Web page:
The opinion of the court was delivered by: Grady, District Judge.
This is a diversity action in which the plaintiffs seek to
recover damages for personal injuries and property damage from
defendants on theories of negligence, product liability and
breach of warranty. The action arises out of an accident
involving a tractor which was pulling a semi-trailer. The
accident was allegedly caused by a defective wheel assembly. One
defendant, Reliable Truck Parts, Inc. ("Reliable"), filed a
motion for summary judgment which was granted on the specific
ground that "it did not sell the defective wheel so it cannot be
held liable on a theory of products liability, negligence or
breach of warranty." Memorandum Opinion, p. 5 (McGarr, J., filed
March 7, 1980). Thereafter, another defendant, Columbus I-70 West
Auto-Truck-stop, Inc. ("Columbus"), filed a motion for summary
judgment which was denied on December 22, 1980. On February 23,
1981, Columbus filed a third-party complaint against the
dismissed defendant Reliable, claiming that it was responsible
for selling the allegedly defective wheel and that it is liable
to Columbus on an indemnity theory. Reliable moves to dismiss the
third-party complaint on the ground of collateral estoppel. They
contend that the Memorandum Opinion of March 7, 1980, acts as a
bar to the third-party complaint.
Columbus argues that parties to a judgment are not bound by it
in a subsequent third-party action unless they were adversaries
in the action in which the judgment was entered. They state that
since they were co-defendants with Reliable and were advancing
the same contentions, they were non-adversaries. Under Illinois
law, parties do not have to be on opposite sides for collateral
estoppel to apply. Diamond
Shamrock Corp. v. Lumbermens Mutual Casualty Co., 416 F.2d 707,
710 (7th Cir. 1969); Stangle v. Chicago R.I. & P.R. Co.,
295 F.2d 789 (7th Cir. 1961); Rose v. Dolejs, 7 Ill.App.2d 267,
129 N.E.2d 281 (2nd Dist. 1955) (judgment was conclusive between
codefendants; estopped from again litigating issue against his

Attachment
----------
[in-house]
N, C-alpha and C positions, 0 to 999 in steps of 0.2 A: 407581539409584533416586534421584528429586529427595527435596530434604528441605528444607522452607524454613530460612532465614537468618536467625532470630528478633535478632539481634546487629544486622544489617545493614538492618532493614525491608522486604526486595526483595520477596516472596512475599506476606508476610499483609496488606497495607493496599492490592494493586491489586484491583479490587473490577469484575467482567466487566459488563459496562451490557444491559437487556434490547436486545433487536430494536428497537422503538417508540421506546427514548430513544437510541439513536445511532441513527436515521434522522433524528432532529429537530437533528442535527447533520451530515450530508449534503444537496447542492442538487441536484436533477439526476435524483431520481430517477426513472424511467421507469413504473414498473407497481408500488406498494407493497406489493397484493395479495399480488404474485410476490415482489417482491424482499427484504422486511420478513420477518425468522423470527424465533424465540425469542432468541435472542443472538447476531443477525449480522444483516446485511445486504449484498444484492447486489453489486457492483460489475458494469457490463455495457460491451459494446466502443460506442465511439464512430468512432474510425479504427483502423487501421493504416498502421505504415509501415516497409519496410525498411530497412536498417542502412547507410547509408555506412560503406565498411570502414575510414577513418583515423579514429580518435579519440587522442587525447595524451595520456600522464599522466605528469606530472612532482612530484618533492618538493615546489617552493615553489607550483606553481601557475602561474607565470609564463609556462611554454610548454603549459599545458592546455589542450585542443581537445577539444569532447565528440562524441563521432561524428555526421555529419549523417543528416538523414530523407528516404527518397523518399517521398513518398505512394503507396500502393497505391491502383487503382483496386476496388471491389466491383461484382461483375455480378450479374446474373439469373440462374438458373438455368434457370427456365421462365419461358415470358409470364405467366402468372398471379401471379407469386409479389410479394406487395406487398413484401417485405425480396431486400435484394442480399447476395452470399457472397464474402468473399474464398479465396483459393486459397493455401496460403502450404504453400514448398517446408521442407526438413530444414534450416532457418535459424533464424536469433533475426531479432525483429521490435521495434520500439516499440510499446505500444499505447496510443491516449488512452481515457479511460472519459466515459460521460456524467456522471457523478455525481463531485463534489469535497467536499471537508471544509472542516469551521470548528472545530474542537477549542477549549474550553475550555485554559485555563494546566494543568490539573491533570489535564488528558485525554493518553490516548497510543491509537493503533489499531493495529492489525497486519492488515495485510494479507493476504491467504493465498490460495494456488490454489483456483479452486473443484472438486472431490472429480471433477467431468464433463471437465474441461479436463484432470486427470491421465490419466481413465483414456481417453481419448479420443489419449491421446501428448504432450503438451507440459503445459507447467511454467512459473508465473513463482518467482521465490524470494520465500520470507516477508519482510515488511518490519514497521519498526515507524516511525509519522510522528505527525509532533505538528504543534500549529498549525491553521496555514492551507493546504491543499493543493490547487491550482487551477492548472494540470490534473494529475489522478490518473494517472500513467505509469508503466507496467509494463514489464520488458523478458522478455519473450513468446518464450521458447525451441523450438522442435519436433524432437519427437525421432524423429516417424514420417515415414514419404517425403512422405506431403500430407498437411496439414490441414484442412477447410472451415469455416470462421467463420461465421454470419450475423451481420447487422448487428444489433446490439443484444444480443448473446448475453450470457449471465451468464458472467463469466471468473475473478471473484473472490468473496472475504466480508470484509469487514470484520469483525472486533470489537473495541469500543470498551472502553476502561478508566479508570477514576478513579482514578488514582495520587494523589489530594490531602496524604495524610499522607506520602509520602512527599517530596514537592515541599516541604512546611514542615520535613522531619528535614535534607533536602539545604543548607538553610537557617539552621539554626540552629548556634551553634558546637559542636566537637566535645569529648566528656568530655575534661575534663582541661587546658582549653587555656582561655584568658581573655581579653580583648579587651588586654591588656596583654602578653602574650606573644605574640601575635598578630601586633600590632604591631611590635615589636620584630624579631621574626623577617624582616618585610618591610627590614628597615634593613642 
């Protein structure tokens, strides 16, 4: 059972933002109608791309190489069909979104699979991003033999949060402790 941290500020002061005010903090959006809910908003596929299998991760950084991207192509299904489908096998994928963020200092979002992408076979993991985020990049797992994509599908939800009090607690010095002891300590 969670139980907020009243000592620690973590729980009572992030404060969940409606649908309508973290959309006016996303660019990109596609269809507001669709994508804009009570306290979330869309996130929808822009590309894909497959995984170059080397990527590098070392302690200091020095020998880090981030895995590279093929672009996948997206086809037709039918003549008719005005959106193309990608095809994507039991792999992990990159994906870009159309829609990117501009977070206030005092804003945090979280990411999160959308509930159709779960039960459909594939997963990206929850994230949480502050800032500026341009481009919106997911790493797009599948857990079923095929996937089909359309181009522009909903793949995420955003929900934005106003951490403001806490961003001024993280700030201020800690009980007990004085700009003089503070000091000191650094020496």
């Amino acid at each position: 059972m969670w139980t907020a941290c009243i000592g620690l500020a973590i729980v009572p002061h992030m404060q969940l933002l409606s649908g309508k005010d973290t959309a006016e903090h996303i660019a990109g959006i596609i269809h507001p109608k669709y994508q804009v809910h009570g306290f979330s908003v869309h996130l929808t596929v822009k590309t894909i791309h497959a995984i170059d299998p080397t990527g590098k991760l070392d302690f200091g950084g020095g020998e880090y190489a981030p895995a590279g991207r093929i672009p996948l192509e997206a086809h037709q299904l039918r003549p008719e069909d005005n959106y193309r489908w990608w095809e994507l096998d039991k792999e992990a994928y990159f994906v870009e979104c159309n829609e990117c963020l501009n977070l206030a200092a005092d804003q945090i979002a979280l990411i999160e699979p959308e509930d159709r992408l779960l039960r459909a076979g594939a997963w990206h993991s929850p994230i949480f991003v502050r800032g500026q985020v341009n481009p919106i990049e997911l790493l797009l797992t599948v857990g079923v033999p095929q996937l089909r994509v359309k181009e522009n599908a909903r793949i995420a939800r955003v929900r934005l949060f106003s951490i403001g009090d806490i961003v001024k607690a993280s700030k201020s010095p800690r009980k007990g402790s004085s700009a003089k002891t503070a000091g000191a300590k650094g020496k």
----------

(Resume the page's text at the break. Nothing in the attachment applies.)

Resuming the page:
prior co-defendant). Codefendants who merely advance the same
contentions can be adversaries. This is especially true when the
case involves product liability and breach of warranty theories
against those defendants. See Provident Tradesmens B. & T. Co. v.
Lumbermens Mutual Casualty Co., 411 F.2d 88, 93 (3rd Cir. 1969)
(evaluate "the practical realities which surround the parties" in
applying collateral estoppel).
Columbus argues that since it did not resist the efforts of
Reliable to obtain summary judgment, it is not conclusive against
them in this action. Issues created by formal cross-pleadings do
not have to exist for collateral estoppel to apply. Stangle v.
Chicago R.I. & P.R. Co., 295 F.2d 789, 790-791 (7th Cir. 1961).
It is too late for Columbus to urge now, after the motion was
granted more than one year ago, that its decision not to contest
Reliable's motion should be viewed as non-adversarial or in
fairness disregarded. As a co-defendant, Columbus had adequate
opportunity to contest the original summary judgment motion.
Karon v. E.H. Marhoeffer, Jr. Co., 14 Ill.App.3d 274,
302 N.E.2d 478, 481 (1st Dist. 1973).
Columbus contends that newly discovered evidence was
unavailable at the time Reliable's motion for summary judgment
was granted. Specifically, Columbus refers to the affidavit of
one of the plaintiffs, Arthur G. Hurst. A party against whom
collateral estoppel is asserted has the burden of demonstrating
that newly discovered evidence was essential to a proper decision
in the prior action and that he was in no way responsible for the
lack of such evidence in the prior action. Fred Olson Motor
Service v. Container Corp. of America, 81 Ill.App.3d 825, 37
Ill.Dec. 5, 9, 401 N.E.2d 1098, 1102 (1st Dist. 1980). At all
times prior to the ruling on the summary judgment motion,
Columbus had the opportunity to depose or propound
interrogatories to the plaintiff Hurst. Its failure to conduct
that discovery and to oppose Reliable's summary judgment motion
is not a basis for allowing Columbus to re-litigate the very
issue decided in the summary judgment. Collateral estoppel is a
device to prevent such re-litigation. LaSalle Nat'l Bank v.
Fitzgerald, 15 Ill.App.3d 1016, 305 N.E.2d 355 (1st Dist. 1973).
For these reasons, the motion of third-party defendant Reliable
to dismiss is granted.
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